RECENTLY, we shared data on stunting. This week, we turn to the second highest risk factor underlying Pakistan’s health burden — air pollution. According to the Global Burden of Disease 2019 report, after malnutrition, exposure to air pollution increases the risk of diseases that cause both premature death and illness in the country — this is a sobering fact, one we can no longer afford to overlook or dismiss.
Pakistanis are exposed to hazardous levels of both indoor air pollution and outdoor air pollution, raising the incidence of ischemic heart disease, stroke, lung cancer, neonatal morbidity, lower respiratory infections, diabetes, and chronic obstructive pulmonary disease. Experts refer to these diseases as non-communicable diseases (NCDs), which we can prevent only by eliminating risk factors that cause them. Otherwise they need to be managed over a lifetime, incurring substantial costs.
A recent paper from Aga Khan University Hospital notes that about 1,000 people in Pakistan suffer a stroke every day. Out of these, about 400 people die within 30 days. The authors suggest that limiting air pollution exposure alone can prevent 30 per cent of strokes in Pakistan. Yet, the Punjab government’s NCD Unit does not even list air pollution as a risk factor for NCDs. This suggests that we require significant efforts to raise awareness of air pollution’s health impacts.
Besides health, air pollution also directly and indirectly affects cognitive ability — that is, our IQ, logical thinking, and our ability to reason, form ideas, and retain information. Air pollution directly affects the brain’s neurological function, leading to cognitive degeneration. On the other hand, the inability to breathe properly affects one’s focus. We all know that when we cannot breathe properly, focusing on basic tasks becomes difficult, let alone physical chores and schoolwork.
Ensuring clean air is a public service. Yet improving air quality does not involve quick fixes.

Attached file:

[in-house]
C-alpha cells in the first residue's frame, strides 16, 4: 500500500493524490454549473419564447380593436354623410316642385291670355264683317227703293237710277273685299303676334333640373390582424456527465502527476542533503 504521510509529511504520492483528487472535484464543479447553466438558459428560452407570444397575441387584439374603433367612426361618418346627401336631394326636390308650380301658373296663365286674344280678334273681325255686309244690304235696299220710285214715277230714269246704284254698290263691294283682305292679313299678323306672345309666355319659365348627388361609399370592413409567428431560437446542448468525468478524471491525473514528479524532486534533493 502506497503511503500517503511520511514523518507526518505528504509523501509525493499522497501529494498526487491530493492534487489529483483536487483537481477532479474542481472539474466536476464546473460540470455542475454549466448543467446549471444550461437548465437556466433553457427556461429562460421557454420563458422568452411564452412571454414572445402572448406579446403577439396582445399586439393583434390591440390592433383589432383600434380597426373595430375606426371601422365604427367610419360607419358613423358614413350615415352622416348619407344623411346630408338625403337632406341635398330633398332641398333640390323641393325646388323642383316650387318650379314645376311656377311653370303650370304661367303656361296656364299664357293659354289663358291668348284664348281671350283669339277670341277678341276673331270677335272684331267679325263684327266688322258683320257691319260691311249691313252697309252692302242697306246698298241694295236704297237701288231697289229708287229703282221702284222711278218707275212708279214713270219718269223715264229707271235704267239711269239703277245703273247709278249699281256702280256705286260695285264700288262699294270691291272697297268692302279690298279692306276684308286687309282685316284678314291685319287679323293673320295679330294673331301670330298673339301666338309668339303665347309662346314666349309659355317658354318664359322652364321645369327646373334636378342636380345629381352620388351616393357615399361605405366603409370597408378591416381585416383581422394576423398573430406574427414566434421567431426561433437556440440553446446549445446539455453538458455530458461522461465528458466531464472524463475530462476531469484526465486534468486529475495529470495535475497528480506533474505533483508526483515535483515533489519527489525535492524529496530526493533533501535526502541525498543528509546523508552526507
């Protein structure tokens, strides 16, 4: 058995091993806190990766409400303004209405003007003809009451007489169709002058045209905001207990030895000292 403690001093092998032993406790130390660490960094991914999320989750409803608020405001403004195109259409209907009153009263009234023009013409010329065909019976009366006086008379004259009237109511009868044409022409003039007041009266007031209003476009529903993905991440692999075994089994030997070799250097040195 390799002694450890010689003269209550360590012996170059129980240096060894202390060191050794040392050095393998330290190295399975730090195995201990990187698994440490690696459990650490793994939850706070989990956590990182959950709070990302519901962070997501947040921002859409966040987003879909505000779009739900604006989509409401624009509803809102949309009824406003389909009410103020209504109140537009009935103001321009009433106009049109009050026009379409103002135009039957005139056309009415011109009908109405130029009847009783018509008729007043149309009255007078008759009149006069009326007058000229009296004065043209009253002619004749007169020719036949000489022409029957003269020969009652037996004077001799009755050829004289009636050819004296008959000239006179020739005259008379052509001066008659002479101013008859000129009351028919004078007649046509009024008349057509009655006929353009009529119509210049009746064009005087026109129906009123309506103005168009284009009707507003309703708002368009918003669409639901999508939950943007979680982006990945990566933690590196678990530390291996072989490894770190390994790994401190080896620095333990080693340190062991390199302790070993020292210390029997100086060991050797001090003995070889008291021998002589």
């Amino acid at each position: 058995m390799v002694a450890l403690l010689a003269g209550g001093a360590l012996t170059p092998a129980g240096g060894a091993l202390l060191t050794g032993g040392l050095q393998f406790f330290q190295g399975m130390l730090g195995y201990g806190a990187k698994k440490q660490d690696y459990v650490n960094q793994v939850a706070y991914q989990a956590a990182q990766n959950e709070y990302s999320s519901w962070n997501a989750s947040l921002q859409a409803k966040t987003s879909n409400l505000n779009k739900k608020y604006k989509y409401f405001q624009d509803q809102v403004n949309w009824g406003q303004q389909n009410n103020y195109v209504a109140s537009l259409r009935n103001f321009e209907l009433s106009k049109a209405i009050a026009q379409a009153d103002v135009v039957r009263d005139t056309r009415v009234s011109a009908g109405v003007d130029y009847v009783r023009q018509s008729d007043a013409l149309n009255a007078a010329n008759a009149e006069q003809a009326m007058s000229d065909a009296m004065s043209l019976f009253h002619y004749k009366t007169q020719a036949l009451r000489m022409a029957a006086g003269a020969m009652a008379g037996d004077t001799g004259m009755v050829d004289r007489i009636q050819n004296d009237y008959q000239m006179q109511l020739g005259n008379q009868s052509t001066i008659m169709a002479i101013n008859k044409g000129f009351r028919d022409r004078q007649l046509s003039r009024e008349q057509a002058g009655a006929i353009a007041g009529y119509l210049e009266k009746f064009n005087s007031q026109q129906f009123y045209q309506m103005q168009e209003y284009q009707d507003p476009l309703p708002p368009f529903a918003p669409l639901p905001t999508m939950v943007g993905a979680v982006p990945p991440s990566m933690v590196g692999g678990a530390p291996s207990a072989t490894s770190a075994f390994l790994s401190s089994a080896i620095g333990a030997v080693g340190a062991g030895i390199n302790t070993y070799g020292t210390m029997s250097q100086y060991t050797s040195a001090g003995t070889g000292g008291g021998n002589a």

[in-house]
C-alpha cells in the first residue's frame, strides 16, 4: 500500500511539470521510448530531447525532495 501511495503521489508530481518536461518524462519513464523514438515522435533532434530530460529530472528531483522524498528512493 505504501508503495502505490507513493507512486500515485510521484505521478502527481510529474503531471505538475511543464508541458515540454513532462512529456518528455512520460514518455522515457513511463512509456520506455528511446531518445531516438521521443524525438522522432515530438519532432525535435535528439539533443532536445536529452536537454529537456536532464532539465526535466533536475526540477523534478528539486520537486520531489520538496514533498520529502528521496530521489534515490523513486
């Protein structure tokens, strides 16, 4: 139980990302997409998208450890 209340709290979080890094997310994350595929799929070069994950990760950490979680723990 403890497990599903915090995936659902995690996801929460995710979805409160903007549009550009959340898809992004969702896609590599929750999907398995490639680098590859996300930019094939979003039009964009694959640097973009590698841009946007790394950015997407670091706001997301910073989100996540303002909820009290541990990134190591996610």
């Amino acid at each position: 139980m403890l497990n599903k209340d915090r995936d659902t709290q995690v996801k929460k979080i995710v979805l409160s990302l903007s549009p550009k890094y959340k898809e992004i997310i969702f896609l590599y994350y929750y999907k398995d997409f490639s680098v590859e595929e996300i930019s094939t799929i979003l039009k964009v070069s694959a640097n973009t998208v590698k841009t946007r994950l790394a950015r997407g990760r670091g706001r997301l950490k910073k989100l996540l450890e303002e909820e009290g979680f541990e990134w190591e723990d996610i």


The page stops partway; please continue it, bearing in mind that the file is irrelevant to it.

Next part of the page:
Air pollution thus increases school and job absences and performance. Researchers have found strong evidence demonstrating that an increase in pollution levels leads to higher school absences. Similarly, improvements in air quality improves school attendance. Even if students make it to school, studies from California and Israel show that exposure to air pollution in the classroom can noticeably decrease students’ test scores — keep in mind, these settings have vastly superior air quality compared to Pakistan.
Pollution exposure even before birth can lead to permanent, lasting consequences. Research from various countries suggests that exposure to air pollution during pregnancy results in the child in later life having lower scores on language and math tests in school; depressed earnings later in life; high unemployment; lower probability of college attendance; reduced high school completion; and higher chances of incarceration.
Since pollution exposure affects the brain, it leads to poor decision-making and fosters aggressive behaviour. Evidence from China shows that air pollution reduces investors’ performance. More disturbing evidence from the UK suggests that air pollution exposure leads to more traffic accidents. Studies from the US reveal that air pollution leads to a considerable increase in violent crime. Shockingly, the rise in violent crime due to air pollution occurs at levels well below stipulated air quality standards.